Some people criticize the way the unemployment rate is measured, since it doesn't include Americans who have left the workforce temporarily, but ultimately will want or need to get a job. If you include these people in the calculation, the labor market picture has worsened since last November, as I explained on Saturday. So Federal Reserve economists can't pretend that the unemployment picture has improved since their last intervention. But what if we went all the way back to January 2007?
At that time, the labor participation rate was 66.4%. In July 2011, it hit a new recessionary low of 63.9%. That 2.5% might not seem like a lot, but it would have meant nearly 6 million more people in July's labor force. If you add those people into the workforce, then the unemployment rate last month would have hit a new high of 12.5%, which is much higher than the official 9.1% reported. Here's how this alternative measure for unemployment would have evolved over the past couple of years:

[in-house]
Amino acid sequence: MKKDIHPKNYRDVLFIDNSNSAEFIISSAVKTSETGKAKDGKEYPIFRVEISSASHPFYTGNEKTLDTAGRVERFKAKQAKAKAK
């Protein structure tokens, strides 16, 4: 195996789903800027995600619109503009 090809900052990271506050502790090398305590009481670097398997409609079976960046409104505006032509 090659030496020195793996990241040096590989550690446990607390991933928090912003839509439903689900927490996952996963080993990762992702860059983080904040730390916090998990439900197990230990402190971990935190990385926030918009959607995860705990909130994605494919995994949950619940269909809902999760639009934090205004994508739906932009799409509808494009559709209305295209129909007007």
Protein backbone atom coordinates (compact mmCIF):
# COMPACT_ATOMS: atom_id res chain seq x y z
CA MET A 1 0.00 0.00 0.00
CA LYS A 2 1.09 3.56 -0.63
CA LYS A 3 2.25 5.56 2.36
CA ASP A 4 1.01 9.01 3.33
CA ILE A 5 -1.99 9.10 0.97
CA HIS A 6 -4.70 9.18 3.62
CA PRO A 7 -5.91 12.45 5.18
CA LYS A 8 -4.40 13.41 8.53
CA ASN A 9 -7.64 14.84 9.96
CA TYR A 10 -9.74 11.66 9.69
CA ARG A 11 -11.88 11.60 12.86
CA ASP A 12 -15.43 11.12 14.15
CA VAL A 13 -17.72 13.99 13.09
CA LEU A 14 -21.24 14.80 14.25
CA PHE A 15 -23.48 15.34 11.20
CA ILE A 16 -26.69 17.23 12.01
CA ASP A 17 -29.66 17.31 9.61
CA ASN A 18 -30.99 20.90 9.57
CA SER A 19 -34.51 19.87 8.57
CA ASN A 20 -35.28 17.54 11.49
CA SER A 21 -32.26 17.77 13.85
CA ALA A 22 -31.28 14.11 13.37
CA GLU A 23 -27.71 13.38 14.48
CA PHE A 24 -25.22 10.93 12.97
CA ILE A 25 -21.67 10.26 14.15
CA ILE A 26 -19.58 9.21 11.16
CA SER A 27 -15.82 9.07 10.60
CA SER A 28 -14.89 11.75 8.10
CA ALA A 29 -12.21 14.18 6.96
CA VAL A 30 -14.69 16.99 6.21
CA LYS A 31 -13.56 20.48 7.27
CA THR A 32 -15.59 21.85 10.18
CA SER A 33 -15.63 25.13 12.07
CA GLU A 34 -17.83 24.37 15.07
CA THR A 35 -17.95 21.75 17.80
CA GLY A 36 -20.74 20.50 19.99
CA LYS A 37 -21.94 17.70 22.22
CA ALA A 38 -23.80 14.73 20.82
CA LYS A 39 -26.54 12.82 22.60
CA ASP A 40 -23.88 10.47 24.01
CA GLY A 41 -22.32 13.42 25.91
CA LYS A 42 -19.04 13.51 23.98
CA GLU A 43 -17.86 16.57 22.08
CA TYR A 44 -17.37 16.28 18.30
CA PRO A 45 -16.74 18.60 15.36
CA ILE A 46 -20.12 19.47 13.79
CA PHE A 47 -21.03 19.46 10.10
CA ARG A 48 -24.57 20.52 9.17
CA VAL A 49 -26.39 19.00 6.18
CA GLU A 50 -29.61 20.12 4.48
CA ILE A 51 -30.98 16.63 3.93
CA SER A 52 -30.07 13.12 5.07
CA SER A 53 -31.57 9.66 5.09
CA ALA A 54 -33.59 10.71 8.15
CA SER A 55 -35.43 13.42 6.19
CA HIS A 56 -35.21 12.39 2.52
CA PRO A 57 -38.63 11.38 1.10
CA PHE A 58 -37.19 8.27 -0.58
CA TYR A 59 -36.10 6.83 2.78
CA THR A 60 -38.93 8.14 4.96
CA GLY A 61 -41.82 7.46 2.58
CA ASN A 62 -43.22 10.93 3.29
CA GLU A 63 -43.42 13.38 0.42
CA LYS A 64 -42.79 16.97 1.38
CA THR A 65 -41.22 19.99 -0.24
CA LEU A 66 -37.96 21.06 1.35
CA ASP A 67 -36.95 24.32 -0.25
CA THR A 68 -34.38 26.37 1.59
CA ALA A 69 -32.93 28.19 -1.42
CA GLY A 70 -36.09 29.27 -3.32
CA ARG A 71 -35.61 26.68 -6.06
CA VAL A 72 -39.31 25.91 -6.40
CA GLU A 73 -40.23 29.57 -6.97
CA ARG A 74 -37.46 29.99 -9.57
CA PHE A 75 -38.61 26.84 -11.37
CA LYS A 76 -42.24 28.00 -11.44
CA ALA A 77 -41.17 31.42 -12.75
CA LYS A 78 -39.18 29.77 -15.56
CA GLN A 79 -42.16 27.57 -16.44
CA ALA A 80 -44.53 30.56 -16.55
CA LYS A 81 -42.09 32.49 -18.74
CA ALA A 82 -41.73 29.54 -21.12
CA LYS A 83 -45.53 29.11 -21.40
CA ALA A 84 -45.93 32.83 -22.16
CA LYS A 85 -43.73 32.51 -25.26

It is possible that some of those who have left the workforce over the past few years will not return. The primary reason for that possibility would presumably be if older Americans who were laid off simply decided to retire earlier than anticipated, in light of the tough job market. This possibility, however, can be quickly discarded by looking at the employment change for various age groups. So if early retirement is occurring, it isn't having a significant impact on labor market participation. Indeed, the opposite is more likely true: older Americans are probably working for longer due to the hard times.
The implication here is important: even as hiring begins to speed up eventually, the unemployment rate will face a headwind of previously discouraged Americans reentering the workforce in the hopes that they can finally find a job. This is yet another reason we can expect the unemployment rate to remain very high for an extended period.